An effective ad strategy can be broken down into four steps:
1. Clearly defining business goals
2. Identifying behaviour changes necessary to achieve those goals
3. Selecting the appropriate behavioural strategy (what will likely convince a consumer to make a purchase)
4. Developing creative ideas based on the selected behavioural strategies
As with marketing, advertising also involves knowing your target audience.
With advertising, this means knowing how target consumers spend their free time, what they prefer to read, where they tend to go online, where they likely work, and even things like what colour t-shirts they like to wear.
An ad strategy should also include a determination of:
• Where a product or service stands in the marketplace (customer perception, market share)
• Primary and secondary target audiences for a product or service
• Which media channels (print, broadcast, online, etc.) will likely reach those target audiences
• Markets that should be targeted with various media and how much should be spent on such efforts in each market
• Specific selling points that will be emphasised in ads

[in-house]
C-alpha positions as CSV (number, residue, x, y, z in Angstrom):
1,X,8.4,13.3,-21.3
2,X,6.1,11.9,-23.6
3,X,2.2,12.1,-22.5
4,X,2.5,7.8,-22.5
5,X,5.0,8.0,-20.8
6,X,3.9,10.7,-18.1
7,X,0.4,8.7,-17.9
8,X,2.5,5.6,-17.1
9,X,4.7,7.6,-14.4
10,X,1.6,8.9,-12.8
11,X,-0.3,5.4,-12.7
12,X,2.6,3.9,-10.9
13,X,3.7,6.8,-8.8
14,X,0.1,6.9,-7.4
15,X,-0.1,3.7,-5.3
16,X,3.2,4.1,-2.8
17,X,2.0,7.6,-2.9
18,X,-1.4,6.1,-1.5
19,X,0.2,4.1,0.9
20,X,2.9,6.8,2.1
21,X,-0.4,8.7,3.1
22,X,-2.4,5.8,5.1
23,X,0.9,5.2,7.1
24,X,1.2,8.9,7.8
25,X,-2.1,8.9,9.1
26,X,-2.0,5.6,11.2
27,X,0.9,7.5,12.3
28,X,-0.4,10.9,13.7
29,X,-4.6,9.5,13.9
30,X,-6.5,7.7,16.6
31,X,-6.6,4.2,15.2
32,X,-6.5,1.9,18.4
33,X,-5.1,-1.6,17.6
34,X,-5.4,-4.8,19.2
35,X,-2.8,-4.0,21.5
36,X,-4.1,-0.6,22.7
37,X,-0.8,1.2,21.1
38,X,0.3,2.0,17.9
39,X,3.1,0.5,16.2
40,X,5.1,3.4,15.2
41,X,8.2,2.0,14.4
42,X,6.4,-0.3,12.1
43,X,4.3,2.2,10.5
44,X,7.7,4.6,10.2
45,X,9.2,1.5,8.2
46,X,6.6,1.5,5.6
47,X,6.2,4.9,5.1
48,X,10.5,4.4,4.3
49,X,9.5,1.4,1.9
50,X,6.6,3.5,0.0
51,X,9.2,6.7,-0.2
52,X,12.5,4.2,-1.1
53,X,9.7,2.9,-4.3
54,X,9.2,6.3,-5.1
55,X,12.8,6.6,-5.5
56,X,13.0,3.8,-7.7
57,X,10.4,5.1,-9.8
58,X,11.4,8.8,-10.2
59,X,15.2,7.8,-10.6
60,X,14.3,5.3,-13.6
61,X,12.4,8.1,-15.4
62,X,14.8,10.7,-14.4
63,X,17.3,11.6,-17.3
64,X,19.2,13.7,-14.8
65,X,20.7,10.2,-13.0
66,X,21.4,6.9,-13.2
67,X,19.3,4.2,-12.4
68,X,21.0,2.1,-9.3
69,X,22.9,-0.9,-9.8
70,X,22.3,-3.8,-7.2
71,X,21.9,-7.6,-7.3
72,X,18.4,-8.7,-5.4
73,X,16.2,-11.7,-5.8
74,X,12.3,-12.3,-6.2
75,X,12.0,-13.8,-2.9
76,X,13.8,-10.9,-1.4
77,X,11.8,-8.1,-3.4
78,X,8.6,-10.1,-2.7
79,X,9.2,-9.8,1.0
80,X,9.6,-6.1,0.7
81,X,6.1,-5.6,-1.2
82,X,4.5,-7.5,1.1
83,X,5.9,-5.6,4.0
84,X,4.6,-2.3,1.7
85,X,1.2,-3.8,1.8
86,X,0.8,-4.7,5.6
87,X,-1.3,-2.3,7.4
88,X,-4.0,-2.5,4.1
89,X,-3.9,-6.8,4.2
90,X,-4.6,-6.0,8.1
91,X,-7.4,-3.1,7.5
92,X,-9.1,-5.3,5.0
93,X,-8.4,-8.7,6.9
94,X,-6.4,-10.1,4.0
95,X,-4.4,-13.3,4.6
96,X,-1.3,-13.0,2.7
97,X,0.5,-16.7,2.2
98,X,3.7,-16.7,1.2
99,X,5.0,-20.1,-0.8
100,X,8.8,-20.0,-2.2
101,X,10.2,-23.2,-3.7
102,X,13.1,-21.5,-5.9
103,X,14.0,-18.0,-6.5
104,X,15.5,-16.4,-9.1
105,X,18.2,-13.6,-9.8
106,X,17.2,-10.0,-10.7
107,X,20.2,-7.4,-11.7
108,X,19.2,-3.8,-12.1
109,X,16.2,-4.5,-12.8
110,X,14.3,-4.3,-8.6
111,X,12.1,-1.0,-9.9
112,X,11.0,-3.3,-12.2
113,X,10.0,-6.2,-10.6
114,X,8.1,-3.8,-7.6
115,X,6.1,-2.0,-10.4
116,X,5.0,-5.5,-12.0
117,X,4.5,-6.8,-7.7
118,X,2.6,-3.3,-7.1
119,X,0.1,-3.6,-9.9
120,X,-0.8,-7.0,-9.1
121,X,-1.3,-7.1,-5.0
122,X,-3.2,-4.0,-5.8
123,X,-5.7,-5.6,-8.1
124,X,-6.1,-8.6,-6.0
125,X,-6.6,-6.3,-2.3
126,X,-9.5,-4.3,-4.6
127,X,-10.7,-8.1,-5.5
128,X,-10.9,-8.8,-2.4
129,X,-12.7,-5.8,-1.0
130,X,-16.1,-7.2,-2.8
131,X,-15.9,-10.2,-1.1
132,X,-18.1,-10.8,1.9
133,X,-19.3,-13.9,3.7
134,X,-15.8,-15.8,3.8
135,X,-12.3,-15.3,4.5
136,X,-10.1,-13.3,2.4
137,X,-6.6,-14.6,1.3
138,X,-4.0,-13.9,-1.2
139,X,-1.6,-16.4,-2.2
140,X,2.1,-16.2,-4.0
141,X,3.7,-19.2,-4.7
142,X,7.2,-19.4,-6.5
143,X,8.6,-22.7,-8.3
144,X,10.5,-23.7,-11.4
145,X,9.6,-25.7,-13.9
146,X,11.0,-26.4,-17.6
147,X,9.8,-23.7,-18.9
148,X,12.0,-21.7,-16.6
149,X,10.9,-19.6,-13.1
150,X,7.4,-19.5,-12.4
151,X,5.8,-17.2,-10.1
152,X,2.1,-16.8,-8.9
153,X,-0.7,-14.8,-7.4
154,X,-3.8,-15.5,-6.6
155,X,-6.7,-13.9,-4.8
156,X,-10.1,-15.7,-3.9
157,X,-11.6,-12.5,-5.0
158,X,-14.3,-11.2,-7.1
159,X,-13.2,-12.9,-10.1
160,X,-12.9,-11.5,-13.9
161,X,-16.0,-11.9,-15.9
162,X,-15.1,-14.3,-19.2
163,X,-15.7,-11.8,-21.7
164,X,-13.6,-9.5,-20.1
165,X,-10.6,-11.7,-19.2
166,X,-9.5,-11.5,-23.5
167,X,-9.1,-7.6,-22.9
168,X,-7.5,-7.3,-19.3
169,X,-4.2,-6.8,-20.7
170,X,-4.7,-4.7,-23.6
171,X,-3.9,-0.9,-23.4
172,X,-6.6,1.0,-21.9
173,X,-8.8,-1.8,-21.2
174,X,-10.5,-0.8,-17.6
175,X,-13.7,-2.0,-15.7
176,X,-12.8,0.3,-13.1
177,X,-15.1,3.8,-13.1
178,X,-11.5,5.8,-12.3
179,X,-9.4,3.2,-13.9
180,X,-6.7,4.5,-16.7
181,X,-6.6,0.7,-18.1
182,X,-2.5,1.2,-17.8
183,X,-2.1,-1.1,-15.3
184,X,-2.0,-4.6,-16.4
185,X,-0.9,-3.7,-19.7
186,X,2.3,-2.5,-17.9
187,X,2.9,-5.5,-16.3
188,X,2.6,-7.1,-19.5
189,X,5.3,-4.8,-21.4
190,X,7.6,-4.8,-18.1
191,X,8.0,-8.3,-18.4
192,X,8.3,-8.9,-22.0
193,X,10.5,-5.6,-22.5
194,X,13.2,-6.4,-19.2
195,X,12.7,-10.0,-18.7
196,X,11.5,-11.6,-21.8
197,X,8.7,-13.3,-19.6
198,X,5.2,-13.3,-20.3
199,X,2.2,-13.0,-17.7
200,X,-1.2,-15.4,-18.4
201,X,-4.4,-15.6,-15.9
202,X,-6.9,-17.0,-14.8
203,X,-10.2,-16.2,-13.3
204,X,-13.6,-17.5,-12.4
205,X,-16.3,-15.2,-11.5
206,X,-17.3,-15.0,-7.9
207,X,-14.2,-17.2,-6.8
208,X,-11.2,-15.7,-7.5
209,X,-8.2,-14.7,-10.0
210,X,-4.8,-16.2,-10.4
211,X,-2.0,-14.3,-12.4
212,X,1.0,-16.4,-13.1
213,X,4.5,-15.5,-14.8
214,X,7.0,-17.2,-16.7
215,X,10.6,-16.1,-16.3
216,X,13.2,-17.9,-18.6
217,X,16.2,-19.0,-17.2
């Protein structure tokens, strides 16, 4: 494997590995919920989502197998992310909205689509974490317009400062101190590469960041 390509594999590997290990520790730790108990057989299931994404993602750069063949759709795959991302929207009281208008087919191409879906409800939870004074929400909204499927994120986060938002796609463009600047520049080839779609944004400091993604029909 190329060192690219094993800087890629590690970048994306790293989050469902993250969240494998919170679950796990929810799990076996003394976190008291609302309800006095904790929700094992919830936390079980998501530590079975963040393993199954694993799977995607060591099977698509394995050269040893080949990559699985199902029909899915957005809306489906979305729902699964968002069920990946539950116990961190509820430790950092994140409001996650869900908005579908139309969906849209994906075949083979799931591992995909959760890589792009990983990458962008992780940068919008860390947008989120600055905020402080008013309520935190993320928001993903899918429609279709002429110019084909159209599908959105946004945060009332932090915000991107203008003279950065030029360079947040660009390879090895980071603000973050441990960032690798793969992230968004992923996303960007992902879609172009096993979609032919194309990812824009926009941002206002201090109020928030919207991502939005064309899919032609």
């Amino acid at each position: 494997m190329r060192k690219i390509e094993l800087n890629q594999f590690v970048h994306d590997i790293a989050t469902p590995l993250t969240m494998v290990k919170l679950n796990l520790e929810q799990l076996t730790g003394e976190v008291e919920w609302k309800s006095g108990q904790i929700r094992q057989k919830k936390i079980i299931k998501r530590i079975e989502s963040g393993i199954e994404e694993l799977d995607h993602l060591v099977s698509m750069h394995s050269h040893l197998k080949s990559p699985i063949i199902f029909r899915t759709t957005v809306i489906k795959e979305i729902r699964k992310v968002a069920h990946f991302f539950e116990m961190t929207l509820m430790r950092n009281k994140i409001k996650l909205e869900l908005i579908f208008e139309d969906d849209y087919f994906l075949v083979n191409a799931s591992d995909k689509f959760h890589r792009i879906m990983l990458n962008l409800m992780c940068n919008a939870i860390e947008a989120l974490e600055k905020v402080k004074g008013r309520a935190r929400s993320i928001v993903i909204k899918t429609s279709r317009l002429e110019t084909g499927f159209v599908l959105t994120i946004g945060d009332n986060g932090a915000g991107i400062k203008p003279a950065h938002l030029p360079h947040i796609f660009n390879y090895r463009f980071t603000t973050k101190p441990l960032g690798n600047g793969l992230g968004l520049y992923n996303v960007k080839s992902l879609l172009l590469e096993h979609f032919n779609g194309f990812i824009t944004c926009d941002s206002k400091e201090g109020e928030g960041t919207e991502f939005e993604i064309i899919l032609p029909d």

• How well ad copy/content tested before fully launching a campaign
• How effective a campaign was after it was launched (post-analysis)
Types of Advertising Strategies
Specific products or services can be promoted in multiple ways.
Traditional advertising strategies like television and radio ads and billboard advertising that target broader audiences can still be useful if carefully planned.
Ad strategies that are part of a larger marketing strategy may also include:
• Google AdWords (pay-per-click)
• Facebook ad strategies specific to highly targeted consumers based on factors like age, income, gender, and location)
• Cold calling/emailing
• Direct mail